Thursday, March 16, 2017

Steve Stuart at P.O.P., July 1962

Hi guys and gals... I just wanted to let you know that I will be out of town for the next few days - as always there will be new posts for you, and I will try to respond to comments when I can. Meanwhile, on with today's post!

Here are three great photos from the personal collection of Steve Stuart, from a visit to Pacific Ocean Park. These are very rare views! As always, Steve has also generously provided some great commentary as well.

Here I am [I believe] beginning a ‘harrowing ride’ on POP’s-version of the Autopia - The Ocean Highway – sponsored by Union 76.  Although some of the vehicles of the Ocean Highway were manufactured in Germany, and had a front end more resembling that of a bullet-nosed Studebaker, my “stylish beauty” – the Streco Turnpike Cruiser – was made stateside by the Streifthau Manufacturing Company of Middletown, Ohio.  Off to the right appears to be a rubber-tired version of a “train”, the Union Flyer – also sponsored by Union 76 – but I’ll be damned if I can find any info on it, whatsoever.  

Portions of the trackage for the Sea Serpent Roller Coaster (the former High Boy) can be seen in the background, along with a “cast member” apparently lounging on the job...  The High Boy was seen in many a TV show and movie, most-famously, I suppose, was its inclusion in the 1953, 3D film Man In the Dark.  (And oddly-enough, it’s available on Blu-ray in 3D.  Definitely fun to watch for the opportunity to see the sights of a 1953 Ocean Park Pier, complete with a wonderful Laffing Sal, and the 3D effect used to great results while capturing the action on The Whip).

In this shot it looks as if Jeff was just released on his journey, with Don still being restrained by the “big, long, white/black arm”.  It’s sort of an odd design, quite-obviously pushing the cars off to the right side of the “roadway” to prevent them from moving forward, necessitating each driver to ‘correct’ his steering before proceeding.

In this final image of the Ocean Highway, the only question I have is – just what does that woman who is walking next to my cruiser have in her hair, or covering her ears-??  Could it be a ‘stylized version’ of a tin foil hat; and if so, just how is that working out for her-?

Those miniature automobiles are quite a bit clunkier than their Disneyland counterparts, but that just makes them all the more charming in my opinion. And if that lady needs a bit of tinfoil to keep the Russkies from beaming bad thoughts directly into her head, what's the harm? 

Thank you to Steve Stuart for sharing these awesome photos.


TokyoMagic! said...

Those cars look a little futuristic. And then the fact that we can't see the tires, makes the cars look like they could be hovering! Thanks for sharing more P.O.P. with us, Steve!

Debbie V. said...

I remember kids in elementary school (late 50's early 60's) talking about going to POP. It sounded like so much fun but my parents never took me. But Disneyland - we went every summer for my birthday.
The lady with the Foil - those might be those little clip-on bows that girls wore back then. Although I don't remember any adults wearing them. Women did not like their hair to move out of place back then.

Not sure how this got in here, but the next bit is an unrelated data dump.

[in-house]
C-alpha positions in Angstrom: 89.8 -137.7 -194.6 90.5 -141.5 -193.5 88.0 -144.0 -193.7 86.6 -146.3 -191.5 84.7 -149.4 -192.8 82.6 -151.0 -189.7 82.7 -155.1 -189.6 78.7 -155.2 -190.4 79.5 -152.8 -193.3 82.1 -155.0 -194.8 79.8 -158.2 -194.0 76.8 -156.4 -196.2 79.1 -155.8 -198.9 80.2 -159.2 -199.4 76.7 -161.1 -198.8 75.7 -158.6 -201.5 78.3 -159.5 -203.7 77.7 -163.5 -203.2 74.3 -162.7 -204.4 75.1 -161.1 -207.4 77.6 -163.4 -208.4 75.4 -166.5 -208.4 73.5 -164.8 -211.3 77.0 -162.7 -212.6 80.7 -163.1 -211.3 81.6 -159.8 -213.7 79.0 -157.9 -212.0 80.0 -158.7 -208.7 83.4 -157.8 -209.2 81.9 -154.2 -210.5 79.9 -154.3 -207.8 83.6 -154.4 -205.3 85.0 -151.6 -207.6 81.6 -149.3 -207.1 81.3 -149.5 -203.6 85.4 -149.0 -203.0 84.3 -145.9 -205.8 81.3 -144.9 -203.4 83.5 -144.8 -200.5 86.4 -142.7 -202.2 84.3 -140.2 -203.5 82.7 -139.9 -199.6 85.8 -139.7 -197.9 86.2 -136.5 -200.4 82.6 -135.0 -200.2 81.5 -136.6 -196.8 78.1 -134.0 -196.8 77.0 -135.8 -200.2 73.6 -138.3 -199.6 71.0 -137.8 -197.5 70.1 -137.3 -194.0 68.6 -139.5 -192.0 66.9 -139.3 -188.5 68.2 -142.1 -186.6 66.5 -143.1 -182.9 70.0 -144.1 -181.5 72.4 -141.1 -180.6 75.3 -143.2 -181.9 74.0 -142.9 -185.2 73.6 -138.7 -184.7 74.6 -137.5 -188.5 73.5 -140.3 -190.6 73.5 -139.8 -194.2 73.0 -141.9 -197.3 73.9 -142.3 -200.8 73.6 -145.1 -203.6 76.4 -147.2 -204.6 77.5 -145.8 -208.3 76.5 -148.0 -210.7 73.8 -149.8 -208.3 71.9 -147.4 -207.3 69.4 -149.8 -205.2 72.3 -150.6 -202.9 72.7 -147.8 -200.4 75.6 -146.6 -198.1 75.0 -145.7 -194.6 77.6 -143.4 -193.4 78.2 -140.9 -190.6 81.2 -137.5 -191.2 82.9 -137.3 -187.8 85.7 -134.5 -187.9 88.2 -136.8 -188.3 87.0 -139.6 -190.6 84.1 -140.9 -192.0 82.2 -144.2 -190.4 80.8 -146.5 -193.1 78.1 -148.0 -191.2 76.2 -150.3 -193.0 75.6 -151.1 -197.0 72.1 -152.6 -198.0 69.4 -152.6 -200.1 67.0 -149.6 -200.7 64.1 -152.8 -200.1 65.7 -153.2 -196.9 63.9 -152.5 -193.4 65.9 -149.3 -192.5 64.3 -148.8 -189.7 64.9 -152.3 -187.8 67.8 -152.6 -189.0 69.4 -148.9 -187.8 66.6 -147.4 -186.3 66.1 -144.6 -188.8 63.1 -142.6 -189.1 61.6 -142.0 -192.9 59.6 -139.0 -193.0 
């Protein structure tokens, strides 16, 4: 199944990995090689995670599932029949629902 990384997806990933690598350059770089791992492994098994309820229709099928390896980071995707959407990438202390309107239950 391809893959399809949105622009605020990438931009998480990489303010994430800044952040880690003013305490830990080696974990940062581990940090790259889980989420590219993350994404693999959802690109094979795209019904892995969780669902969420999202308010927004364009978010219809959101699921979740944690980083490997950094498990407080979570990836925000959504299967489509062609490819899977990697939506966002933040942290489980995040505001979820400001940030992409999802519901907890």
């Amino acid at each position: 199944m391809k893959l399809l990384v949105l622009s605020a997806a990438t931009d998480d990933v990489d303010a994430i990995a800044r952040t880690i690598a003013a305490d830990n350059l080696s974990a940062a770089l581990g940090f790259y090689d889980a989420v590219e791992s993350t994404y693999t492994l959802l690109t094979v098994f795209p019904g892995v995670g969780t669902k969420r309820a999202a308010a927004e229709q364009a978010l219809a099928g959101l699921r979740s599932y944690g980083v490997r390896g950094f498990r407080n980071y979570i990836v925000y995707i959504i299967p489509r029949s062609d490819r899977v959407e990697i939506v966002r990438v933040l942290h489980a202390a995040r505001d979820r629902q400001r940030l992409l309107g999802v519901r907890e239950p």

K. Martinez said...

That woman was on her way to "Flight to Mars" and wanted the latest Martian fashion for her trip there.

Wow!! These are so awesome, Steve! The autos are indeed charming and I love the low-tech mechanism for holding the vehicles in place. As for that guy lounging on the job, I remember many a day lounging on the job as a ride operator at the Santa Cruz Beach Boardwalk on an off-season day.

Thanks again for sharing more of your family photos with us, Steve. These are pure gold!

DrGoat said...

Nice going Steve. Thanks for sharing. Only got to POP once back in 63 I think. Since we drove to the coast from Tucson, we more or less had a set agenda formulated by my parents. Disneyland, Knotts, Marineland and the beach. And a stop in Solvang to get split pea soup from Anderson's. Then on the way back it was a national park or two. Never got to enjoy the more local variety of entertainment.

Anonymous said...

Thank you Steve and Major, terrific you-are-there... or somewhere...

It's fun to see these pictures of rides at other parks and how similar to some of Disney's early attractions they were. undoubtedly motivation for Disney to do things no one else had done; monorails, submarines, pirates and riverboats etc.

Like Debbie V, my parents were focused on Disneyland, with a few trips to early Knotts before the coasters took over. I got only one visit to a SoCal boardwalk when very young and I'm not even sure which one that was.

I don't think it was this park, the waterfront park in my memories seems to be the Long Beach Nu-Pike, based on the information gleaned from my amusement park consultancy on GDB.


K. Martinez said...

I wanted to add that I love the color palette in these photos. The shades of maroon, plum, teal and gray make it very surreal and dreamlike! Thanks again, Steve.

Nanook said...

Dear All-

I have no idea the likelihood of the number of times we might have gone to POP had we lived a great distance away, as for most of its existence, we were about a 20 minute drive away. I have a number of general memories of the times I spent there, and in some instances - more specific ones. Such as the unique smell of the ocean and salt water combined with older, large structures, which themselves had their own 'musty' aromas. That easily-recognizable smell could be had at many sea side structures and certainly those in the amusement biz. Many of POP's enclosed attractions had that wonderful smell.

I don't know if the "bullet-nosed" German-made vehicles were gone by the time these images were shot, or if there simply weren't any of them at this point in the ride's rotation, but they clearly seemed out of place compared to these "wheelless" beauties.